The “guardrails”-building process that U.S. President Joe Biden and Chinese President Xi Jinping inaugurated in Bali in November 2022 was a good starting point. Should Biden secure re-election in 2024, Washington and Beijing should seize the opportunity to memorialize the guiding principles of their revamped relationship in a joint communiqué or “basic principles” agreement. The aim should be to place divergent policy positions within a steadying framework that strikes a balance between the U.S. and China’s respective interests and the requirements of the Asia-Pacific system at large. 

Washington and Beijing should also pluralize and nest their recent areas of engagement, such as the “early harvest” outcomes that they consolidated in San Francisco in November 2023, within a broader set of Asia-Pacific stakeholders. Securing the cooperation of more stakeholders will be more effective – and will also promote greater accountability from both great powers, as their multilateral commitments will likely be less vulnerable to the ups and downs of their bilateral relationship.

Take, for example, their agreement to initiate a dialogue on the perils of artificial intelligence (AI), including ensuring that unsupervised AI is never allowed to dictate command-and-control systems related to the use of a nuclear weapon. The two sides should expand the dialogue to the role of AI in target selection and decision-making linked to kinetic and cyber warfare and, utilizing the ADMM-plus Experts’ Working Group (EWG) framework, promote rulemaking on military applications of AI among a broad set of regional participants. 

Washington and Beijing have also recently released preliminary governance frameworks for AI. Working with regional economic partners under the aegis of APEC, both sides should now craft a baseline regulatory framework for regional AI governance, anchored to principles laid out by the United Nations’ High-level Advisory Body on AI.  

A second example is their agreement to resume military-to-military communications at the highest levels. Both sides should go a step further and, in conjunction with key regional states, initiate a work program to draft model regulations related to unmanned autonomous systems at sea. Naval platforms without crews do not enjoy the protections of the U.N. Convention on the Law of the Sea as they are not classified as “vessels.” Yet, lethal autonomous weapons systems (LAWS) permeate the maritime environment and when conflict arrives, they will be at the forefront of hostilities – as Kyiv’s drones have amply demonstrated in the Black Sea. Better to write the rules in peacetime, and thereby limit the scope for unintended escalatory tensions too.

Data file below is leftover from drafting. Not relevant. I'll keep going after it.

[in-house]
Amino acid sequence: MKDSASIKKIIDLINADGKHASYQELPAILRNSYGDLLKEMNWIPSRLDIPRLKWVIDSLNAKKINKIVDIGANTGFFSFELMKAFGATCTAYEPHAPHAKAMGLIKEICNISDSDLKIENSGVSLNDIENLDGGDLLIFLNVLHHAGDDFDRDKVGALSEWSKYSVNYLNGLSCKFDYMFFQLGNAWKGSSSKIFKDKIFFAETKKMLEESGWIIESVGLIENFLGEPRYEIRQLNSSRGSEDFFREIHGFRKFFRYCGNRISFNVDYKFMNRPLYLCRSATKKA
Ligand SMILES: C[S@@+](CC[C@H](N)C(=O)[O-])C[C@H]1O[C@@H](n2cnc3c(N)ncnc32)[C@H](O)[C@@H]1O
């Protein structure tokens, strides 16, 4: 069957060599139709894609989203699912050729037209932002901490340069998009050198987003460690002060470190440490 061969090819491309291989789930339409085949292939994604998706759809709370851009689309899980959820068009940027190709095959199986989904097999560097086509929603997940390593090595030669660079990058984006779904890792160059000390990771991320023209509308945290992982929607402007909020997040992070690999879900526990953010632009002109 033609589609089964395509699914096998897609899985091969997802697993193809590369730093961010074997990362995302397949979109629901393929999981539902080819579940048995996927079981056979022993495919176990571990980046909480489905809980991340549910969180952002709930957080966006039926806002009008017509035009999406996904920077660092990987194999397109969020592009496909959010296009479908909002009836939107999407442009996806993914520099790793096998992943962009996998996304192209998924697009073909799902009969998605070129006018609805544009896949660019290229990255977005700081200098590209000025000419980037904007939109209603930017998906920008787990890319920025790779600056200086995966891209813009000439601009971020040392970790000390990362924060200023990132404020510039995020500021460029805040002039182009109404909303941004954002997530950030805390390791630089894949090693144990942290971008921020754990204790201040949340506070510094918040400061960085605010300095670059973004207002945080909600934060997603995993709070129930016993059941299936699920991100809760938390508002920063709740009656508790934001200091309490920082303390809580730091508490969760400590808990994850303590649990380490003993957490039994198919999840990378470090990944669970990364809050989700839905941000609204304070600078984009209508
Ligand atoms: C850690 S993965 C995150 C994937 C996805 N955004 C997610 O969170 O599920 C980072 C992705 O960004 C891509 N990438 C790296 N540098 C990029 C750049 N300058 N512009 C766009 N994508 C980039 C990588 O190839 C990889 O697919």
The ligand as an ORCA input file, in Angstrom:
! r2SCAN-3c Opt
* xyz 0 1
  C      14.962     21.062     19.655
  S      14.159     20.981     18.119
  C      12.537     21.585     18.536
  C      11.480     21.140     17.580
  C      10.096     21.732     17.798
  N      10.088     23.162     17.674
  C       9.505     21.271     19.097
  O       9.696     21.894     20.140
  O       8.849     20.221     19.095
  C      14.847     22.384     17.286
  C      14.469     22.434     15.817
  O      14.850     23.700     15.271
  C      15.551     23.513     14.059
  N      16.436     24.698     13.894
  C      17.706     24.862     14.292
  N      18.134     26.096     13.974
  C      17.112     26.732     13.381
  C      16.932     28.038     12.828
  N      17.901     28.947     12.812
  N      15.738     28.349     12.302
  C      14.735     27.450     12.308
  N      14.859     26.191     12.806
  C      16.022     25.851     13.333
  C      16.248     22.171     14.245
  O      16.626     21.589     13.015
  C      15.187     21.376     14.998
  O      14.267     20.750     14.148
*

Finally, Indonesia, Singapore, and Thailand – the three major (self-proclaimed) non-claimant ASEAN states of the South China Sea region – should band together and diplomatically propose and underwrite a win-win outcome to the festering Second Thomas Shoal dispute (the United States is unfit to lead on account of the Obama administration’s botched mediation on Scarborough Shoal in 2012). As per the arrangement, Manila must tow away the fracturing tank landing ship BRP Sierra Madre from the shoal; Beijing must provide a solemn undertaking not to occupy the shoal thereafter (as a low tide elevation, it doesn’t even count as “territory”). Washington can thus be spared the embarrassment of having failed to provide any materially useful support to its ally to retain control of the shoal – for want of the Philippines-U.S. treaty obligations being triggered. A little bit of compromise from all interested parties could go a long way.  

The United States and China bear a responsibility to rise above parochial visions of ideology and short-term interests and secure the continuing peace, prosperity, and stability of the Asia-Pacific region. The steps outlined above might be a good place to start.  

This essay was first published in the Asian Peace Programme (APP) webpage. The APP is housed in the National University of Singapore (NUS).